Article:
The single-banders achieved reasonable stability by having the VFO at a low frequency (around 1.6 MHz) and the IF at 2.3 MHz. This gives 75 meters directly. For 40 and 20, the VFO signal is premixed with the signal from a crystal oscillator so that the resultant is the right frequency for those bands.

    Loading control? Cost money! Hams were/are fixated on low-SWR antennas anyway, so, why bother? Headphone jack? Who uses 'phones working 'phone? (Such was their reasoning).

    The crystal filter used in the IF is pretty basic. Four crystals IIRC, passband 2.1 kHz at 6 db, 6.0 kHz at 50 db (!). Unwanted-sideband suppression of -45 dB. A bit of a challenge in crowded bands!

    The matching power supplies for them are the HP-20 (AC) and HP-10 (DC). The later HP-23 and HP-13 can be used IF the low-B+ is set for 250 volts, rather than the 300 volts required by the SB series and later HW-100/101.

    The three models all shared most of the parts, reducing the cost through volume.

    The single-banders are a case study in design for a specific purpose and minimum cost.

    They were most popular for mobile use.

    73 de Jim, N2EY
     
    Last edited: Jul 17, 2017
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  4. G3YRO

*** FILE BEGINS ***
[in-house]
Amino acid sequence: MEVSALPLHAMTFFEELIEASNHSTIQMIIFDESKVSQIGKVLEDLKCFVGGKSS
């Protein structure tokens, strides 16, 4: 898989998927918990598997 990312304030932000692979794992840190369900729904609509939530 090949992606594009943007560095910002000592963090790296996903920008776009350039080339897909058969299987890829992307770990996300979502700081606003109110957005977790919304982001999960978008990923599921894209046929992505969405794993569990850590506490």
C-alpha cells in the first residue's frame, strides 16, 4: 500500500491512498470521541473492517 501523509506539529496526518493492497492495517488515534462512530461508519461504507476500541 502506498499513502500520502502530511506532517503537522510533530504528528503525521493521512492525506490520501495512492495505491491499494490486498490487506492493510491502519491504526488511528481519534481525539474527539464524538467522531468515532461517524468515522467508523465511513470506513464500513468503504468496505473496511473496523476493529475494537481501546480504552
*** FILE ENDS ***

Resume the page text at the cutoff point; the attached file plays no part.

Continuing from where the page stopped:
G3YRO Ham Member QRZ Page

    Not in those days ! Most people didn't even have an SWR Meter . . . you simply adjusted the Tune and Load controls into your antenna. (which was often just a longwire, straight into the rig)

    But I understand about the cost of things . . . a Load control and IRT is something I would have added if I had owned one, probably CW too.

    I had noticed when I looked them up before posting that they only covered the top end of the band . . . but it would have been very simple for people over here to re-tune the VFO so they covered 3.6 - 3.8 and 7.0 - 7.1 (that's all we had for 40m in those days).

    And back then I think many people might have been more interested in the 20m version anyway . . . it was very simple to build a 160m or 80m single-conversion rig (from 455 kHz) . . . but harder to get on 20m !

    $100 was about £36 back in the 1960s !

    Roger G3YRO
     
    Last edited: Jul 17, 2017
  5. K9STH

    K9STH Ham Member Volunteer Moderator QRZ Page

    One thing about the "single banders" was that the "A" versions, with both sidebands, sold for $20.00 less than the earlier versions. The price for the original units was $119.95 and the later units sold for $99.95.

    It was very easy to add an external variable antenna loading control to any of the units. I did this with the HW-12A that I built my senior year in college.

    There were a couple of companies that made kits to convert any of the "single banders" for tri-band (75, 40, and 20-meter) operation.

    As for operation: In the late 1960s, well into the 1970s, there was still a lot of "normal" AM operation and not anywhere near the SSB operation of today. The receiver selectivity was "on par" with that of many of the separate receivers in use as well as with a number of the lower tier SSB transceivers.